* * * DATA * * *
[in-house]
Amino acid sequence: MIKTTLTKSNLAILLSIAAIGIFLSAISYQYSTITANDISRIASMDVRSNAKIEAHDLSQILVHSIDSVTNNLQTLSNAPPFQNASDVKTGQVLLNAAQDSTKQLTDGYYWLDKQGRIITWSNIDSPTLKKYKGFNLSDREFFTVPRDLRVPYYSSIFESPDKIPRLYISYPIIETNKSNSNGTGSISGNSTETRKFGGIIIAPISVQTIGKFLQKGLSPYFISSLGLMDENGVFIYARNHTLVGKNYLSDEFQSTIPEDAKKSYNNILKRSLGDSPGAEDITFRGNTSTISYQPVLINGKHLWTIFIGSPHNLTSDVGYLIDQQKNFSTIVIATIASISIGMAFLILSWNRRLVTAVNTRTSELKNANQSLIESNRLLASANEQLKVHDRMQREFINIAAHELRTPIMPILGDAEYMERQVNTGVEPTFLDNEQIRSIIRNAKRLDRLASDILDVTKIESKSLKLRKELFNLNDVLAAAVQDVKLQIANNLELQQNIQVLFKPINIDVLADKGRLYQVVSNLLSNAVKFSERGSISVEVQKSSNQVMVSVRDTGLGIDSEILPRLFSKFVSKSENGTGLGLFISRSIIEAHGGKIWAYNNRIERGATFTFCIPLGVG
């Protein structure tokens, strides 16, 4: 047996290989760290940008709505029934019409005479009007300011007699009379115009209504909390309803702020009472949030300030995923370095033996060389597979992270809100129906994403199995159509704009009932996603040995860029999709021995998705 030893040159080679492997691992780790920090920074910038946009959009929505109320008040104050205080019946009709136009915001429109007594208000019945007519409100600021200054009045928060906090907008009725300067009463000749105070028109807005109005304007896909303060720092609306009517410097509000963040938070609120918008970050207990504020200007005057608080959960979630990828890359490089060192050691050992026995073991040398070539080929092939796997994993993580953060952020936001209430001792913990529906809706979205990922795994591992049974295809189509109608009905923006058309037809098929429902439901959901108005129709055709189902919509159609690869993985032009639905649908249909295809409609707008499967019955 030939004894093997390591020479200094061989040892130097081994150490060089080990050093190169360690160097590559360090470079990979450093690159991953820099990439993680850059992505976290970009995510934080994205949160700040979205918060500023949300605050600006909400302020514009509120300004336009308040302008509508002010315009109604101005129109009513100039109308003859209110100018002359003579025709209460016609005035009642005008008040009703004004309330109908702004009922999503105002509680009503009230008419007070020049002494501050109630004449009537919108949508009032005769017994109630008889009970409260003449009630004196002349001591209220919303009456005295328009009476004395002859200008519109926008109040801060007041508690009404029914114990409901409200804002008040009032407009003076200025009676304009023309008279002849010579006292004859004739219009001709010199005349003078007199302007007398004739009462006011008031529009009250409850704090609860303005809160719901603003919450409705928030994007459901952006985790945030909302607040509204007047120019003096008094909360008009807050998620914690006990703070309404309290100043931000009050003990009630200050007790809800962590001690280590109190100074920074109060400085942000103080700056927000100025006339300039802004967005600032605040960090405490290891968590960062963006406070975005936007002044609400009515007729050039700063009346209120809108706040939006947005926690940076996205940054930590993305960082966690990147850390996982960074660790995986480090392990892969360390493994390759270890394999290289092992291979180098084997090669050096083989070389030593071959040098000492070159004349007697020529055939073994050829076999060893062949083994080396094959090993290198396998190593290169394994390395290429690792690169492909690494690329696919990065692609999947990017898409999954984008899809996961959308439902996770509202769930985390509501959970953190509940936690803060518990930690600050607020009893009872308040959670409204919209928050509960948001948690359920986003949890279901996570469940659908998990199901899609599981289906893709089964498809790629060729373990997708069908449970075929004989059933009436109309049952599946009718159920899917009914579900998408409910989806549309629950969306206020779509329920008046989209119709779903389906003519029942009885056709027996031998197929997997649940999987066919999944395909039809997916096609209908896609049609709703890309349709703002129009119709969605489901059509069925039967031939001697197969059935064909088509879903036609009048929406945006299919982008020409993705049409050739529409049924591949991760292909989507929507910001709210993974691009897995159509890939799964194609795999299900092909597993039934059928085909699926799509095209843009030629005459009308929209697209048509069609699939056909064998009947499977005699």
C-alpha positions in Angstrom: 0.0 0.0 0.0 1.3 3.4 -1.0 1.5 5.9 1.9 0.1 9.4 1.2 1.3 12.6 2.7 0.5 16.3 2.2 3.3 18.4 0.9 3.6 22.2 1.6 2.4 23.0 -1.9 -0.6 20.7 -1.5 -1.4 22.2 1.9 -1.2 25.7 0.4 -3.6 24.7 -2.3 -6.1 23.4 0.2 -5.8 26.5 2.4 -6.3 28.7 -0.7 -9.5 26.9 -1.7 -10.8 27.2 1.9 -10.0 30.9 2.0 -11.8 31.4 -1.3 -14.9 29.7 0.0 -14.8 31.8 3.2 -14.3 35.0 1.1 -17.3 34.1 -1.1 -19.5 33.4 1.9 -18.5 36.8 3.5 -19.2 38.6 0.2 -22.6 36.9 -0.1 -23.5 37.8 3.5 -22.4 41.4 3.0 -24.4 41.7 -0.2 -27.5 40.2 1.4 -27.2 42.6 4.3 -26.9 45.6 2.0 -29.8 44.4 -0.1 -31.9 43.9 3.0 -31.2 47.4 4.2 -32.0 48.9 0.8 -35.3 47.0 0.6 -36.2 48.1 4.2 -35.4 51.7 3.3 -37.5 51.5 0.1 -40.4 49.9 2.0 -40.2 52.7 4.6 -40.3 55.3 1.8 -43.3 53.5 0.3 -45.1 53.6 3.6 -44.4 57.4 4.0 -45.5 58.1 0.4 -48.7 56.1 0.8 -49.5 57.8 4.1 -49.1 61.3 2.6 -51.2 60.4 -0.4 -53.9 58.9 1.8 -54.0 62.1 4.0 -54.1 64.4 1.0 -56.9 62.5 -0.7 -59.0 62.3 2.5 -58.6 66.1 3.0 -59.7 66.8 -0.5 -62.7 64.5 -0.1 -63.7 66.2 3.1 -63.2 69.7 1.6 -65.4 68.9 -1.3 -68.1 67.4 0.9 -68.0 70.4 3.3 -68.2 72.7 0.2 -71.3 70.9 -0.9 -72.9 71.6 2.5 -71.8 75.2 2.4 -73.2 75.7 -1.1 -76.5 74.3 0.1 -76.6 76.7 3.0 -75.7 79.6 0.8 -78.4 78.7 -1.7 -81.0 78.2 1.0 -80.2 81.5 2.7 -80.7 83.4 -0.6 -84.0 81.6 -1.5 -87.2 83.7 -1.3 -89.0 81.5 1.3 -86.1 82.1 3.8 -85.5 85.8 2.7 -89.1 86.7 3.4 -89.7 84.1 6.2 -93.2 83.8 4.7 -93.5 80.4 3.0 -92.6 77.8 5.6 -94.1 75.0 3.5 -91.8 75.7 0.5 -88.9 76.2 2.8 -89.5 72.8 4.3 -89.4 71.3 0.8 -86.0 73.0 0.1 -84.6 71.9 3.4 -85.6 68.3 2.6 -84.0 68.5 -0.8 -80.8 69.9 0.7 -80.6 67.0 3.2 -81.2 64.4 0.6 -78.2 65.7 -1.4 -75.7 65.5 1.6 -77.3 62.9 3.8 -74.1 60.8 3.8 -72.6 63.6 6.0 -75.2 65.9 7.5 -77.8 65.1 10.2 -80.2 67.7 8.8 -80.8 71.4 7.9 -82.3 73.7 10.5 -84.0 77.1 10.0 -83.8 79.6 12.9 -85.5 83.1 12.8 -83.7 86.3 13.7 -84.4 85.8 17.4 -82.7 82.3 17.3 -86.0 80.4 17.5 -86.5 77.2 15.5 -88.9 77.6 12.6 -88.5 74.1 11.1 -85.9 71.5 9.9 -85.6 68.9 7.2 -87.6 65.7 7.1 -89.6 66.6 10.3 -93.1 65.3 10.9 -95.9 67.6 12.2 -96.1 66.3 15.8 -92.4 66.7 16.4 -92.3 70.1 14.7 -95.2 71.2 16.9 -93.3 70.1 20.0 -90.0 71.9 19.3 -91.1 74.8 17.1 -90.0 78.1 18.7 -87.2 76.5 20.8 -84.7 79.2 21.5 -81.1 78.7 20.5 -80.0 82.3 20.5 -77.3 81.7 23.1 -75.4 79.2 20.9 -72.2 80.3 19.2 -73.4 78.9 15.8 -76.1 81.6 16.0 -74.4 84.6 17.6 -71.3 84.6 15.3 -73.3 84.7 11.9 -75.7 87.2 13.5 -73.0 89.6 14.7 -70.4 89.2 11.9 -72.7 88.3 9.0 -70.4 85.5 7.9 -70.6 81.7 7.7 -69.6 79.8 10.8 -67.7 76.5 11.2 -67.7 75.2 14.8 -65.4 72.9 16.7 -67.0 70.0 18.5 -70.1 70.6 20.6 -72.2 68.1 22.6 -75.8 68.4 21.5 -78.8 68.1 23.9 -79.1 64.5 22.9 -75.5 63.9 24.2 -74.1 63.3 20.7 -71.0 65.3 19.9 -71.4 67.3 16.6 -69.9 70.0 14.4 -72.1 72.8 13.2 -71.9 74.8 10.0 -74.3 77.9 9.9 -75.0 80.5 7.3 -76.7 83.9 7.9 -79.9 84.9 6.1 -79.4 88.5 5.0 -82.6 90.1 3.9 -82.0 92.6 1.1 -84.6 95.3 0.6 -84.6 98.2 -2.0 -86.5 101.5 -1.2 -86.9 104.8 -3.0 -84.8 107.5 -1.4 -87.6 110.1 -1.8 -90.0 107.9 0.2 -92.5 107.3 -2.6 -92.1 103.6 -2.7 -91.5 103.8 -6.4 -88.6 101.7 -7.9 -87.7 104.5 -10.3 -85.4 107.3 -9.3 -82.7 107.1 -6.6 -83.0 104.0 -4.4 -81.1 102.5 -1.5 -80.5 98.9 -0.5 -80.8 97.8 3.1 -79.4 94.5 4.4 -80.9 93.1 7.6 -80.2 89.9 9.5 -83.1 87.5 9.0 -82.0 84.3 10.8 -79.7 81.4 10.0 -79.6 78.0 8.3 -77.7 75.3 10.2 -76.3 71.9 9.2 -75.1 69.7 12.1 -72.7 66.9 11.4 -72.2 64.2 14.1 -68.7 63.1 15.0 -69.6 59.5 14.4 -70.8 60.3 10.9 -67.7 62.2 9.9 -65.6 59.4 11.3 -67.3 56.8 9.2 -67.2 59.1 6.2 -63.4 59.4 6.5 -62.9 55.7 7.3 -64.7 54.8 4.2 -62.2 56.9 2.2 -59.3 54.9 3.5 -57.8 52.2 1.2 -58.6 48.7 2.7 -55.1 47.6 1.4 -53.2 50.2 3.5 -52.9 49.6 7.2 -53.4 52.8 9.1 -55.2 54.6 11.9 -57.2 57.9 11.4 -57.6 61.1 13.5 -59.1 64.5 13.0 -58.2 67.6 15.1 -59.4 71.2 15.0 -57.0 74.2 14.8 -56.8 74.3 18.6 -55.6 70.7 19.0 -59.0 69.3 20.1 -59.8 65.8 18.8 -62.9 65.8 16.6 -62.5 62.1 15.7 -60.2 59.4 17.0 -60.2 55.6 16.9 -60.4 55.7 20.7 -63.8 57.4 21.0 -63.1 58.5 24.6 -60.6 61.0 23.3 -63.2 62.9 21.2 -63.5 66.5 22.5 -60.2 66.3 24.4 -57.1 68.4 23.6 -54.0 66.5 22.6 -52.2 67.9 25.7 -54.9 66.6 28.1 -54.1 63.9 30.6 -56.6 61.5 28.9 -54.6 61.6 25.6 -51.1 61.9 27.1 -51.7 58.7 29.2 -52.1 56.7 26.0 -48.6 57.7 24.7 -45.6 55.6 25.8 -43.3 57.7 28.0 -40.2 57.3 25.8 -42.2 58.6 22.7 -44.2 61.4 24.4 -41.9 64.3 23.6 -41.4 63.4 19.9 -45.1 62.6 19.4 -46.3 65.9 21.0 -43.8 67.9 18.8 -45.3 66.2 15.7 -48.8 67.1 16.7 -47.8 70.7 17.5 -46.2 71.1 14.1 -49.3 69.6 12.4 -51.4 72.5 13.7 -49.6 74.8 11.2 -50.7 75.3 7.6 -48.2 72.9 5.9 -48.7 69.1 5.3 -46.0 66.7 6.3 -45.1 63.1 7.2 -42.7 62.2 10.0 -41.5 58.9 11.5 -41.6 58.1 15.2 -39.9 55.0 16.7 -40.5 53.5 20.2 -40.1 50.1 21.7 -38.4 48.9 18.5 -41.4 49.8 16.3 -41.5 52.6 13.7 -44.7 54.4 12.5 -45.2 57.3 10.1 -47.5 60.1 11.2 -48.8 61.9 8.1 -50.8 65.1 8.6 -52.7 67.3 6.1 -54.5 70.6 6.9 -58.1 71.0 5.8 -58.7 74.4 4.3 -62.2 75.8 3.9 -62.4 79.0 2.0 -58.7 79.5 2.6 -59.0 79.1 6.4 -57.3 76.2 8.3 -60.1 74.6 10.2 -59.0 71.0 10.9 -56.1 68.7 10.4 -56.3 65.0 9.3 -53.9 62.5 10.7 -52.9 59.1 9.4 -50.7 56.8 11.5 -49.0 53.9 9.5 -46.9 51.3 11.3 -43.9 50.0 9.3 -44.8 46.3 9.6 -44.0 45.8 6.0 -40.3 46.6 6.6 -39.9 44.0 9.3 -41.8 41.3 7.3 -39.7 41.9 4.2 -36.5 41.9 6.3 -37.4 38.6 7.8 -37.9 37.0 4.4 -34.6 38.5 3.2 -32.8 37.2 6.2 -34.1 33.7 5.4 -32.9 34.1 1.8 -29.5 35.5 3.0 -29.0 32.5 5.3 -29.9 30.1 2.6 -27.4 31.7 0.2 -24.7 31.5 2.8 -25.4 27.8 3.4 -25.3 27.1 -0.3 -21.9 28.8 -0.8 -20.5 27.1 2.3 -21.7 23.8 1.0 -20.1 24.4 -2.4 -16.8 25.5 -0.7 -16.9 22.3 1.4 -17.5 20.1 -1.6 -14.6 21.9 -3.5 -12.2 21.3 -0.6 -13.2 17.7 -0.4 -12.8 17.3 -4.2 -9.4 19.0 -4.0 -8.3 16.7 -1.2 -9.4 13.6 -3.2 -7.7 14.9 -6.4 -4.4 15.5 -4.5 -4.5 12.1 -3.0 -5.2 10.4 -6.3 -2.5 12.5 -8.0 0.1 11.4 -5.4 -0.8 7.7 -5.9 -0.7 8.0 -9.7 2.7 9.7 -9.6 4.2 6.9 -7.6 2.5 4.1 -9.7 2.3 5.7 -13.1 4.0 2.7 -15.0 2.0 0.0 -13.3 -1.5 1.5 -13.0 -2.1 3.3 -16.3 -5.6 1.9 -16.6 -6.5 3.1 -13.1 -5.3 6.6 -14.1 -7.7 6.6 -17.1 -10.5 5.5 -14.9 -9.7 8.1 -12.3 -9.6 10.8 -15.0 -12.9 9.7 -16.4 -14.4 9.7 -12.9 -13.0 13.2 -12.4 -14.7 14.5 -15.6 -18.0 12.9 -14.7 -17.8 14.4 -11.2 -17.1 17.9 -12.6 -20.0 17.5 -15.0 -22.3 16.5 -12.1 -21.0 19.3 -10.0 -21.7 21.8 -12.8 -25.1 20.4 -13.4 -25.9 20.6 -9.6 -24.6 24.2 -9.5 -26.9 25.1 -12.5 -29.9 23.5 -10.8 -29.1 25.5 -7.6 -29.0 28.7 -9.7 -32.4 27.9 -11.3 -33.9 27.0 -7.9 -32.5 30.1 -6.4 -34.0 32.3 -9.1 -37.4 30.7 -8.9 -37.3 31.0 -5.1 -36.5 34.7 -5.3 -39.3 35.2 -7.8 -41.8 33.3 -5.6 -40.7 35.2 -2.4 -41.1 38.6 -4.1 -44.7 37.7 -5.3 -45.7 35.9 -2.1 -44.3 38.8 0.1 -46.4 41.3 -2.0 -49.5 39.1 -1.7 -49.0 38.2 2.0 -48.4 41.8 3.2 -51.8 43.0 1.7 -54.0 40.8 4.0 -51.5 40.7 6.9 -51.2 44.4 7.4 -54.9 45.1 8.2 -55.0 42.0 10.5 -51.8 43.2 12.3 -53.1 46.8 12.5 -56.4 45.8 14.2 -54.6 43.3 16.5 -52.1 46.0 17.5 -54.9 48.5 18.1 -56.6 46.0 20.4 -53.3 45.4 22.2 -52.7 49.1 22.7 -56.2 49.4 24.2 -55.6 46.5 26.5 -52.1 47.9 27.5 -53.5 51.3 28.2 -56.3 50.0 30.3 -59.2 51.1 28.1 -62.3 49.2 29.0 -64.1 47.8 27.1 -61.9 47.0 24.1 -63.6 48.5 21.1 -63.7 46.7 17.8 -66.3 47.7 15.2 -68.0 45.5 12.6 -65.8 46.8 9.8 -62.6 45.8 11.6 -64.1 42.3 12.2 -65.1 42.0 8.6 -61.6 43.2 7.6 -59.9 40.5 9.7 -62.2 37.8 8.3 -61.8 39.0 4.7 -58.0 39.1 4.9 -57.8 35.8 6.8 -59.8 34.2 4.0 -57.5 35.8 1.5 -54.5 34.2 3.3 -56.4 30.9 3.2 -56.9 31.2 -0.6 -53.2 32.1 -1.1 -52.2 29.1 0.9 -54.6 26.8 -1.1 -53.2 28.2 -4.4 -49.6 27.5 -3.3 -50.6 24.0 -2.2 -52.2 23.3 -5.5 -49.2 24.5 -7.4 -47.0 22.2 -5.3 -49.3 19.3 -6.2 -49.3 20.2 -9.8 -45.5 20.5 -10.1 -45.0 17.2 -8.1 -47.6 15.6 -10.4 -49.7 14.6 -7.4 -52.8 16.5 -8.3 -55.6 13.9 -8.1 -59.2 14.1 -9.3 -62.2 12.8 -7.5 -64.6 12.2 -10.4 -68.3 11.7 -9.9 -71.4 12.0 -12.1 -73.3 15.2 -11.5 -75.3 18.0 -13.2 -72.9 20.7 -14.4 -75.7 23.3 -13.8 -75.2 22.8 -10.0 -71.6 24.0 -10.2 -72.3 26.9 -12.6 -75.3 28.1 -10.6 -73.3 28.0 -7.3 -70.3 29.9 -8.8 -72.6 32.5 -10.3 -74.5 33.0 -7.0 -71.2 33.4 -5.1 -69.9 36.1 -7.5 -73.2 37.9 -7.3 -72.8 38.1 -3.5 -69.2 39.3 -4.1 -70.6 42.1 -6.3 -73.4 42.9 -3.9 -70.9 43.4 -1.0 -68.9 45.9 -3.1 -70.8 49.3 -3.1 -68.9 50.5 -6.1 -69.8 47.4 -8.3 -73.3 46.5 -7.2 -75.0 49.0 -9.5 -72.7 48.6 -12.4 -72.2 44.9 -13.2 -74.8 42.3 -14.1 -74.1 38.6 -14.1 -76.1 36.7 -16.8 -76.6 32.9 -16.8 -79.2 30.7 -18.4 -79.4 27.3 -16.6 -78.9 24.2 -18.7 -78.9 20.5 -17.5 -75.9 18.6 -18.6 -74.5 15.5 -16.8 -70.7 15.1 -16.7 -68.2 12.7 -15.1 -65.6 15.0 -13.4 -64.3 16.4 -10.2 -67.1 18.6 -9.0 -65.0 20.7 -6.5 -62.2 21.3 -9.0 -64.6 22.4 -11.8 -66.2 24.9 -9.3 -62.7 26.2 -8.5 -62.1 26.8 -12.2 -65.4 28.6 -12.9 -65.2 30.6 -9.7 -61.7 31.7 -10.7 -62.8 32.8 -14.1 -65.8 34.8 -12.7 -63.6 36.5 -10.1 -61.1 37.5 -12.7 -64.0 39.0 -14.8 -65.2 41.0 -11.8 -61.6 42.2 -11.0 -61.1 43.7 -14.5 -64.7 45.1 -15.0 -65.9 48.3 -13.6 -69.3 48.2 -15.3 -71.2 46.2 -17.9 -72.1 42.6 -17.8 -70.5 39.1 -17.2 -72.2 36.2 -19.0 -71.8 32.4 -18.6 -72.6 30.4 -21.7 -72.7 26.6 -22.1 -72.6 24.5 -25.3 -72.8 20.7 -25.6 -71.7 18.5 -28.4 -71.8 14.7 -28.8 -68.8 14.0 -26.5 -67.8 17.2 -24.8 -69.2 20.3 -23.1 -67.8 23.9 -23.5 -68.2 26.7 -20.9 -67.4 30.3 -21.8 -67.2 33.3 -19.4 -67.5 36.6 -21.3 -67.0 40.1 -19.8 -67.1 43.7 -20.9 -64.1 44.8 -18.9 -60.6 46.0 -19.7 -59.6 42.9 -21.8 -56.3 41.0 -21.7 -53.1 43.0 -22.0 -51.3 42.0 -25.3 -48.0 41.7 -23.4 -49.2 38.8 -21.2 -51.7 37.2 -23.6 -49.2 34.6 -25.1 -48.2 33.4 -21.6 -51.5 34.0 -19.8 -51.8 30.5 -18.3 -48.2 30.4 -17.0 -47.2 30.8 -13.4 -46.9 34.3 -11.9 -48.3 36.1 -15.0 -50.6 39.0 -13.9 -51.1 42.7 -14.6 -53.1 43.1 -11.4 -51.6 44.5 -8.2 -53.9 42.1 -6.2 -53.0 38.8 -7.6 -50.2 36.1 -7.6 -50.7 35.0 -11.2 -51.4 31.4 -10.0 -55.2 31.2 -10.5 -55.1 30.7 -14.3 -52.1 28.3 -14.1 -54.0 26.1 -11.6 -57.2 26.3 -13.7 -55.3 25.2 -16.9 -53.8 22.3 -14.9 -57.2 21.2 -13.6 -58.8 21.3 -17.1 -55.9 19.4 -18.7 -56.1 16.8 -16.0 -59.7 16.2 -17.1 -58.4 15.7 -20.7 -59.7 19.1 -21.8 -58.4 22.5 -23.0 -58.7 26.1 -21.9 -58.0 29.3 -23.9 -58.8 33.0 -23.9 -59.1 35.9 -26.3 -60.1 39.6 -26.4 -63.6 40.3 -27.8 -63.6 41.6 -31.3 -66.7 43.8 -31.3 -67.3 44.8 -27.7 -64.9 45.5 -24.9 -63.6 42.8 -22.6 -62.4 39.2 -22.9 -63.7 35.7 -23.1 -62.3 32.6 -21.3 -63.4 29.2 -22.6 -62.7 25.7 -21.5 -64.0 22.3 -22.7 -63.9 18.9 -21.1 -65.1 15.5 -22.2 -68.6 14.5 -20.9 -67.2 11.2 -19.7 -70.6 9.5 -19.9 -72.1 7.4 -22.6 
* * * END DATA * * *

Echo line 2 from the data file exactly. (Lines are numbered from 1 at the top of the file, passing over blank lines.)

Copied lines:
Amino acid sequence: MIKTTLTKSNLAILLSIAAIGIFLSAISYQYSTITANDISRIASMDVRSNAKIEAHDLSQILVHSIDSVTNNLQTLSNAPPFQNASDVKTGQVLLNAAQDSTKQLTDGYYWLDKQGRIITWSNIDSPTLKKYKGFNLSDREFFTVPRDLRVPYYSSIFESPDKIPRLYISYPIIETNKSNSNGTGSISGNSTETRKFGGIIIAPISVQTIGKFLQKGLSPYFISSLGLMDENGVFIYARNHTLVGKNYLSDEFQSTIPEDAKKSYNNILKRSLGDSPGAEDITFRGNTSTISYQPVLINGKHLWTIFIGSPHNLTSDVGYLIDQQKNFSTIVIATIASISIGMAFLILSWNRRLVTAVNTRTSELKNANQSLIESNRLLASANEQLKVHDRMQREFINIAAHELRTPIMPILGDAEYMERQVNTGVEPTFLDNEQIRSIIRNAKRLDRLASDILDVTKIESKSLKLRKELFNLNDVLAAAVQDVKLQIANNLELQQNIQVLFKPINIDVLADKGRLYQVVSNLLSNAVKFSERGSISVEVQKSSNQVMVSVRDTGLGIDSEILPRLFSKFVSKSENGTGLGLFISRSIIEAHGGKIWAYNNRIERGATFTFCIPLGVG